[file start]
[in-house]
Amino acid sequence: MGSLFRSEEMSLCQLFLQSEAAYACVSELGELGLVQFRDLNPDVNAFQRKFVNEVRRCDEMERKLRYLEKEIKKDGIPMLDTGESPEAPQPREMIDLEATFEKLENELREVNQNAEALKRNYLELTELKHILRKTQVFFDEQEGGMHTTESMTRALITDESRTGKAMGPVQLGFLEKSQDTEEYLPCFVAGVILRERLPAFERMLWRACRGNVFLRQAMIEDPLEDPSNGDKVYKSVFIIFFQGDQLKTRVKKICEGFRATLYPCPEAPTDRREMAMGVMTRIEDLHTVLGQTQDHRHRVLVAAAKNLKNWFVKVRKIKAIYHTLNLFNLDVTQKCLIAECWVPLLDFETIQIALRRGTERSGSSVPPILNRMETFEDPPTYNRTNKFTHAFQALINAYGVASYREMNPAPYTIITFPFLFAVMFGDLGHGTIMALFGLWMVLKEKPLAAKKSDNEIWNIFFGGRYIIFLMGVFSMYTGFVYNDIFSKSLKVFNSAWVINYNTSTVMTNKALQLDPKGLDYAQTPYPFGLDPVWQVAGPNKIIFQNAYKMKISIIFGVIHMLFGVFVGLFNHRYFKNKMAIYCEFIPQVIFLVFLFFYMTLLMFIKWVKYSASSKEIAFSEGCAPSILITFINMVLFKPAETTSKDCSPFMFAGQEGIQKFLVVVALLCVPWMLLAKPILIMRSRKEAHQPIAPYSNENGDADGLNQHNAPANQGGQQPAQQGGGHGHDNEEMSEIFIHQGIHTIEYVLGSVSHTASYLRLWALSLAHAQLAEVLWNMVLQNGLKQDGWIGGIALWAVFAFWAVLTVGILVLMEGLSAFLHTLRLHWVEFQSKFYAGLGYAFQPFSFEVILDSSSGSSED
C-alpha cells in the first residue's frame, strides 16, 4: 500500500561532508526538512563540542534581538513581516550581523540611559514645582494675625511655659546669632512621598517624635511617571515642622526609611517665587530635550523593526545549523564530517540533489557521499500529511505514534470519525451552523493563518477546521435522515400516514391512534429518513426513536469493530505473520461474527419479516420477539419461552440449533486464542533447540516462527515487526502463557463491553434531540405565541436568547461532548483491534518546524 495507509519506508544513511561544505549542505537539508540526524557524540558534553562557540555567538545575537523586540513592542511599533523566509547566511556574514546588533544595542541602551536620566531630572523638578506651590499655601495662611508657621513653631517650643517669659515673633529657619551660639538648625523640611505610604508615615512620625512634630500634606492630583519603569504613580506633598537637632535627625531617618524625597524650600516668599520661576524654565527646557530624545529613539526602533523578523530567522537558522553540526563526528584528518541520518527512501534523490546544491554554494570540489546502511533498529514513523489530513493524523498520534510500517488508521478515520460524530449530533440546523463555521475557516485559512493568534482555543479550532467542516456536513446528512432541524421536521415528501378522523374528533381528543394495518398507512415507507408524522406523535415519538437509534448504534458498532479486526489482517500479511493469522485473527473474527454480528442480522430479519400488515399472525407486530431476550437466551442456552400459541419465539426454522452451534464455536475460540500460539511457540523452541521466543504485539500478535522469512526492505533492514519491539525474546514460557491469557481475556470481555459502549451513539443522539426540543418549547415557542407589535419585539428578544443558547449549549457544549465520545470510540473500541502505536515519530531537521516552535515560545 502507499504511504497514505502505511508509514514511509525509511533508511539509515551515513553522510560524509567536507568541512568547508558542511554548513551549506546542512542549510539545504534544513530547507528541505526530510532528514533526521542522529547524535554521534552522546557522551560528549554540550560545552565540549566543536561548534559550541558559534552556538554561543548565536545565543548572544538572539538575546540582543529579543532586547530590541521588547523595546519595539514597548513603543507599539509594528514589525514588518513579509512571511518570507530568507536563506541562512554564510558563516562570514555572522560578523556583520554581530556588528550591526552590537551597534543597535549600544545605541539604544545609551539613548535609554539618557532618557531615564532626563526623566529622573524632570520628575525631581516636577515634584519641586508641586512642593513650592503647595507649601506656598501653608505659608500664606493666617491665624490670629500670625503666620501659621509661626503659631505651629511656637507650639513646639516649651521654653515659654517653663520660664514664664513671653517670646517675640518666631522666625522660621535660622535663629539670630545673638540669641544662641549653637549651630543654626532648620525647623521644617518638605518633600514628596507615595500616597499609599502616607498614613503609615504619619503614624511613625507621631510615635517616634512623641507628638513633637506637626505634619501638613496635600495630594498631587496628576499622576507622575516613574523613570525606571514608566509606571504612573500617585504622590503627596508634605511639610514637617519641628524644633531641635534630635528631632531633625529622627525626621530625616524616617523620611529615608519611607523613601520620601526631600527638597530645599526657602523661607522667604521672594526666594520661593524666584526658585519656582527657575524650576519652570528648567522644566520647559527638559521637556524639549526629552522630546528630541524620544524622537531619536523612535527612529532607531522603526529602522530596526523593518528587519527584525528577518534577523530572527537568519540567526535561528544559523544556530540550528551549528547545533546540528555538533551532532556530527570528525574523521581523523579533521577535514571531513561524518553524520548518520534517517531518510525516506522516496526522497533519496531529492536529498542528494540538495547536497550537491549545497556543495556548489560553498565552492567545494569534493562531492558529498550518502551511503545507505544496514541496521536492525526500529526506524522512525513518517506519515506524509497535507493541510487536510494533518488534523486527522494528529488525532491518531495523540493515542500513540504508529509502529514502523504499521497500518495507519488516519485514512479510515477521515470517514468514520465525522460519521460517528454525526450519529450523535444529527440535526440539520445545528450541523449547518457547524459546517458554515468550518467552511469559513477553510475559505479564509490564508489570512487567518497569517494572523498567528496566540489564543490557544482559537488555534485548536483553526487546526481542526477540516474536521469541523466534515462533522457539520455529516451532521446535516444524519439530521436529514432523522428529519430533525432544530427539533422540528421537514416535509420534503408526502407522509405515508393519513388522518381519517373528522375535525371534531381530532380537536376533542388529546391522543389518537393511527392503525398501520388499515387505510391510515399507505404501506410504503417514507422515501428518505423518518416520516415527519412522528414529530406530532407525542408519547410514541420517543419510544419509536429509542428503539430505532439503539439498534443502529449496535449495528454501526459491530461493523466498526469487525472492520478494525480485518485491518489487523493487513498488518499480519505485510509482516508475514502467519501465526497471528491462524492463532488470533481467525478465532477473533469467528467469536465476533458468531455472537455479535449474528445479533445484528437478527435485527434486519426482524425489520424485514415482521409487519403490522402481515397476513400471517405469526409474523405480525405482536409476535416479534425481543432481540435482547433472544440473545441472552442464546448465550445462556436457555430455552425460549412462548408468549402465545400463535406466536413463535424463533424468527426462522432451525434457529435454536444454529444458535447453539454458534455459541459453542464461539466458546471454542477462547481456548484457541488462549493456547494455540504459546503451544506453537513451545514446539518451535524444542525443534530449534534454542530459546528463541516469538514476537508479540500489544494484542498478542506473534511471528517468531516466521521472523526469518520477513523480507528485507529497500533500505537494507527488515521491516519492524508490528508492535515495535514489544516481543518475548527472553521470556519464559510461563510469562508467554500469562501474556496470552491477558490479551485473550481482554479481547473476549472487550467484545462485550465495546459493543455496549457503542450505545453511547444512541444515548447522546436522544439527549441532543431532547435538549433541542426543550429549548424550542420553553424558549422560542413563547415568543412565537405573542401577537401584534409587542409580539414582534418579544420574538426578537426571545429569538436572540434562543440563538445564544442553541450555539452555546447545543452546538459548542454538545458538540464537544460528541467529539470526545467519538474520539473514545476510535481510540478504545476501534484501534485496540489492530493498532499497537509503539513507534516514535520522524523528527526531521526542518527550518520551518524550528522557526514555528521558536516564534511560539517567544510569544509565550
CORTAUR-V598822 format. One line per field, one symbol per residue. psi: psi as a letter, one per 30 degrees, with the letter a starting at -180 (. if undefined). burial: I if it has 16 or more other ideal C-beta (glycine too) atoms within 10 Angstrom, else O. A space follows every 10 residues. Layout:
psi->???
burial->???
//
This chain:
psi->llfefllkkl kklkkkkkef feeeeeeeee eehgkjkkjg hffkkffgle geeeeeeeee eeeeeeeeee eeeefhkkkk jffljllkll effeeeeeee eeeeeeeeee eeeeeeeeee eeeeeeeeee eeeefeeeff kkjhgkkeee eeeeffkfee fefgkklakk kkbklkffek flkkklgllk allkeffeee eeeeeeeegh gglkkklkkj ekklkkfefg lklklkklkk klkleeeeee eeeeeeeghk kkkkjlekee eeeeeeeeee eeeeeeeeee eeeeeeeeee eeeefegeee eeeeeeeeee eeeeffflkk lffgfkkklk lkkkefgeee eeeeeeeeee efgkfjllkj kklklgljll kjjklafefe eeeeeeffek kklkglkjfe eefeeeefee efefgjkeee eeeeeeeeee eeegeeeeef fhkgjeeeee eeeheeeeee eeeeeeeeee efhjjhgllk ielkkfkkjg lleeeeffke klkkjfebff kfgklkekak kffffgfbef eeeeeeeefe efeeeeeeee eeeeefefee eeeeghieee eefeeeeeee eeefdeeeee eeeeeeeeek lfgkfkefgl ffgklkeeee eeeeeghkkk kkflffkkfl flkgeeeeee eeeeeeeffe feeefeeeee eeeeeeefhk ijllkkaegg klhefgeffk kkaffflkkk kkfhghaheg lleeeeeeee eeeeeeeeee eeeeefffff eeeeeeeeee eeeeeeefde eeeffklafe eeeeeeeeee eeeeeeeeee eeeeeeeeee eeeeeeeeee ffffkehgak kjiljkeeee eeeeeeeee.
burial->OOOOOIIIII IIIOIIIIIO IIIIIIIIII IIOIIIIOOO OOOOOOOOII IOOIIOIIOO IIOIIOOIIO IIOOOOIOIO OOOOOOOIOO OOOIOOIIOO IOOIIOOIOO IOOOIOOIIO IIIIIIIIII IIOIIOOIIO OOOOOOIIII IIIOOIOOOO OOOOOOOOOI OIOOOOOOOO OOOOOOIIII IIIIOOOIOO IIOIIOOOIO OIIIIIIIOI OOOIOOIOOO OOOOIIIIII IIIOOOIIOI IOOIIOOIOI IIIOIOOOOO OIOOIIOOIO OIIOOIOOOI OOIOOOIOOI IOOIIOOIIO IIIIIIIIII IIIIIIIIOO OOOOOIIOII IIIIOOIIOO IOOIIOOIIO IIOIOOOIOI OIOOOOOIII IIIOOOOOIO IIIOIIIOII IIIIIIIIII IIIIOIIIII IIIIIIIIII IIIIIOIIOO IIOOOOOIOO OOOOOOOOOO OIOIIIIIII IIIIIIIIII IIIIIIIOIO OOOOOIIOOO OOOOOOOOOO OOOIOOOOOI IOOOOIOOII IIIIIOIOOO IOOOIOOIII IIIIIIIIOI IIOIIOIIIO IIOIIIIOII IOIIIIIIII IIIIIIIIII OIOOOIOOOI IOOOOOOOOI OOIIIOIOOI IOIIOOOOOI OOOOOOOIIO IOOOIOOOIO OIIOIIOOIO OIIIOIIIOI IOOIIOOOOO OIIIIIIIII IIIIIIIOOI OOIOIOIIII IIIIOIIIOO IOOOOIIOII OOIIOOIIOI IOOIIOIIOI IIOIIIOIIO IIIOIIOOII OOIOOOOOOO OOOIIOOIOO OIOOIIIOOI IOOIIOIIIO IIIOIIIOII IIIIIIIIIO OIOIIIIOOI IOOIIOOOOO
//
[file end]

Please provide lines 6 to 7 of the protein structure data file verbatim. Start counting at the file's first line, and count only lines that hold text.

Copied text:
burial->???
//